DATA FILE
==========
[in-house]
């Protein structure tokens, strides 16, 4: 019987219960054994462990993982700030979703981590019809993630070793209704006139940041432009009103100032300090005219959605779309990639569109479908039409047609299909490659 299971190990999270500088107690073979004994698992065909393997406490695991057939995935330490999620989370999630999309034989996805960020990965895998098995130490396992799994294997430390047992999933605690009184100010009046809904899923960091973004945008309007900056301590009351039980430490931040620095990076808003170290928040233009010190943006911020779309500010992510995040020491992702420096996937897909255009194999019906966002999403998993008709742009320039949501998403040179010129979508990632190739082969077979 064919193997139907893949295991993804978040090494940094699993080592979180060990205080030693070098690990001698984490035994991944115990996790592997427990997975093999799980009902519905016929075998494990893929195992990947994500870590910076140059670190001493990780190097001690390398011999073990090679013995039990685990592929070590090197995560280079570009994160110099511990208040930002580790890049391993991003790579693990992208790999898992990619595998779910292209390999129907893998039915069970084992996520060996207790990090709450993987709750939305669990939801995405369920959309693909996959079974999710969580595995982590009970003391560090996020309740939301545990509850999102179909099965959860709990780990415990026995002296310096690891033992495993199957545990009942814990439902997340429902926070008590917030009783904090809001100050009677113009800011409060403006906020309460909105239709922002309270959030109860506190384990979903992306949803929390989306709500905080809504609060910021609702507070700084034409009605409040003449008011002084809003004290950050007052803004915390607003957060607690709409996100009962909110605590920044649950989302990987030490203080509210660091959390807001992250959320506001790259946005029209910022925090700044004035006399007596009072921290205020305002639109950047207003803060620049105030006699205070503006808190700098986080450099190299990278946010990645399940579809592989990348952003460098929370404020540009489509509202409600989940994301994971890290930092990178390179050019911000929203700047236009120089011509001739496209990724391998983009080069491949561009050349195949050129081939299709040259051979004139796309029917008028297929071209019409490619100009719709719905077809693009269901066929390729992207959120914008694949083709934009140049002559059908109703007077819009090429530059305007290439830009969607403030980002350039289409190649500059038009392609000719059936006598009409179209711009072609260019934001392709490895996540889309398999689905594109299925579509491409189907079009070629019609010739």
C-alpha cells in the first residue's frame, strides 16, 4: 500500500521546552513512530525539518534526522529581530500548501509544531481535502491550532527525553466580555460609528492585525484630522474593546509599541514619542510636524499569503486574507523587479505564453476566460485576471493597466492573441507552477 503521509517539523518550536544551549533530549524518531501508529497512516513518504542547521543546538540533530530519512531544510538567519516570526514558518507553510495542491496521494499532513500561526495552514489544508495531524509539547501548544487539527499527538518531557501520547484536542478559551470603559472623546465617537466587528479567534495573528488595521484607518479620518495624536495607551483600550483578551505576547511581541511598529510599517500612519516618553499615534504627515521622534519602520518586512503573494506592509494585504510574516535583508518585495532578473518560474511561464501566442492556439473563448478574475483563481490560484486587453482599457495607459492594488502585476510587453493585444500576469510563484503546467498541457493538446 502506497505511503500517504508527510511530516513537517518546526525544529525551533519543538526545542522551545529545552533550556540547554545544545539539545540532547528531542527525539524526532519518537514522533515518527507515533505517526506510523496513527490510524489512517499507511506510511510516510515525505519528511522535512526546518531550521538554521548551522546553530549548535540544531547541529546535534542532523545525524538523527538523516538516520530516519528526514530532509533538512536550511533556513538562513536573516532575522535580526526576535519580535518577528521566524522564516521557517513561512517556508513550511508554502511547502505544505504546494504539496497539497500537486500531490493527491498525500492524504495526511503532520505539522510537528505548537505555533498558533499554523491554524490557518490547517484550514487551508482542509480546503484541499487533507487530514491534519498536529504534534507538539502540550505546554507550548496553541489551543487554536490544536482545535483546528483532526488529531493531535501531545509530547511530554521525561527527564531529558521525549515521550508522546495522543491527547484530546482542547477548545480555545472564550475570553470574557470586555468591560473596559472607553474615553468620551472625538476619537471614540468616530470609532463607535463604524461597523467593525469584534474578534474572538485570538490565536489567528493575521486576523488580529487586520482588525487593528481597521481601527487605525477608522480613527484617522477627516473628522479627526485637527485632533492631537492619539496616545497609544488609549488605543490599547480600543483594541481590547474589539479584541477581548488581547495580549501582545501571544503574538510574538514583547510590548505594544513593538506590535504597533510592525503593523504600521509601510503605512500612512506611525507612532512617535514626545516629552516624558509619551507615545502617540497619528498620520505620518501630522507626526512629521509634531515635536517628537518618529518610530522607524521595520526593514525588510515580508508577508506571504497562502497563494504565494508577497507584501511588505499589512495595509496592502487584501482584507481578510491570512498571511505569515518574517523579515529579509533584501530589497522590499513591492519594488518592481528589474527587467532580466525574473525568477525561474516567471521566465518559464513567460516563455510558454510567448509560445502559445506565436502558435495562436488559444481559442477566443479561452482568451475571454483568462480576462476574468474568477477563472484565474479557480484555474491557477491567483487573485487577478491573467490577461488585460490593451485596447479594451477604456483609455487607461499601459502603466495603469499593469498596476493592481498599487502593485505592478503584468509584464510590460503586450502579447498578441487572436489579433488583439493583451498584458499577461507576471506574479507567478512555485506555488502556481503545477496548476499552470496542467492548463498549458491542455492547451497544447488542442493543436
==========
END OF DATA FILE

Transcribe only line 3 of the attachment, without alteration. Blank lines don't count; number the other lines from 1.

C-alpha cells in the first residue's frame, strides 16, 4: 500500500521546552513512530525539518534526522529581530500548501509544531481535502491550532527525553466580555460609528492585525484630522474593546509599541514619542510636524499569503486574507523587479505564453476566460485576471493597466492573441507552477 503521509517539523518550536544551549533530549524518531501508529497512516513518504542547521543546538540533530530519512531544510538567519516570526514558518507553510495542491496521494499532513500561526495552514489544508495531524509539547501548544487539527499527538518531557501520547484536542478559551470603559472623546465617537466587528479567534495573528488595521484607518479620518495624536495607551483600550483578551505576547511581541511598529510599517500612519516618553499615534504627515521622534519602520518586512503573494506592509494585504510574516535583508518585495532578473518560474511561464501566442492556439473563448478574475483563481490560484486587453482599457495607459492594488502585476510587453493585444500576469510563484503546467498541457493538446 502506497505511503500517504508527510511530516513537517518546526525544529525551533519543538526545542522551545529545552533550556540547554545544545539539545540532547528531542527525539524526532519518537514522533515518527507515533505517526506510523496513527490510524489512517499507511506510511510516510515525505519528511522535512526546518531550521538554521548551522546553530549548535540544531547541529546535534542532523545525524538523527538523516538516520530516519528526514530532509533538512536550511533556513538562513536573516532575522535580526526576535519580535518577528521566524522564516521557517513561512517556508513550511508554502511547502505544505504546494504539496497539497500537486500531490493527491498525500492524504495526511503532520505539522510537528505548537505555533498558533499554523491554524490557518490547517484550514487551508482542509480546503484541499487533507487530514491534519498536529504534534507538539502540550505546554507550548496553541489551543487554536490544536482545535483546528483532526488529531493531535501531545509530547511530554521525561527527564531529558521525549515521550508522546495522543491527547484530546482542547477548545480555545472564550475570553470574557470586555468591560473596559472607553474615553468620551472625538476619537471614540468616530470609532463607535463604524461597523467593525469584534474578534474572538485570538490565536489567528493575521486576523488580529487586520482588525487593528481597521481601527487605525477608522480613527484617522477627516473628522479627526485637527485632533492631537492619539496616545497609544488609549488605543490599547480600543483594541481590547474589539479584541477581548488581547495580549501582545501571544503574538510574538514583547510590548505594544513593538506590535504597533510592525503593523504600521509601510503605512500612512506611525507612532512617535514626545516629552516624558509619551507615545502617540497619528498620520505620518501630522507626526512629521509634531515635536517628537518618529518610530522607524521595520526593514525588510515580508508577508506571504497562502497563494504565494508577497507584501511588505499589512495595509496592502487584501482584507481578510491570512498571511505569515518574517523579515529579509533584501530589497522590499513591492519594488518592481528589474527587467532580466525574473525568477525561474516567471521566465518559464513567460516563455510558454510567448509560445502559445506565436502558435495562436488559444481559442477566443479561452482568451475571454483568462480576462476574468474568477477563472484565474479557480484555474491557477491567483487573485487577478491573467490577461488585460490593451485596447479594451477604456483609455487607461499601459502603466495603469499593469498596476493592481498599487502593485505592478503584468509584464510590460503586450502579447498578441487572436489579433488583439493583451498584458499577461507576471506574479507567478512555485506555488502556481503545477496548476499552470496542467492548463498549458491542455492547451497544447488542442493543436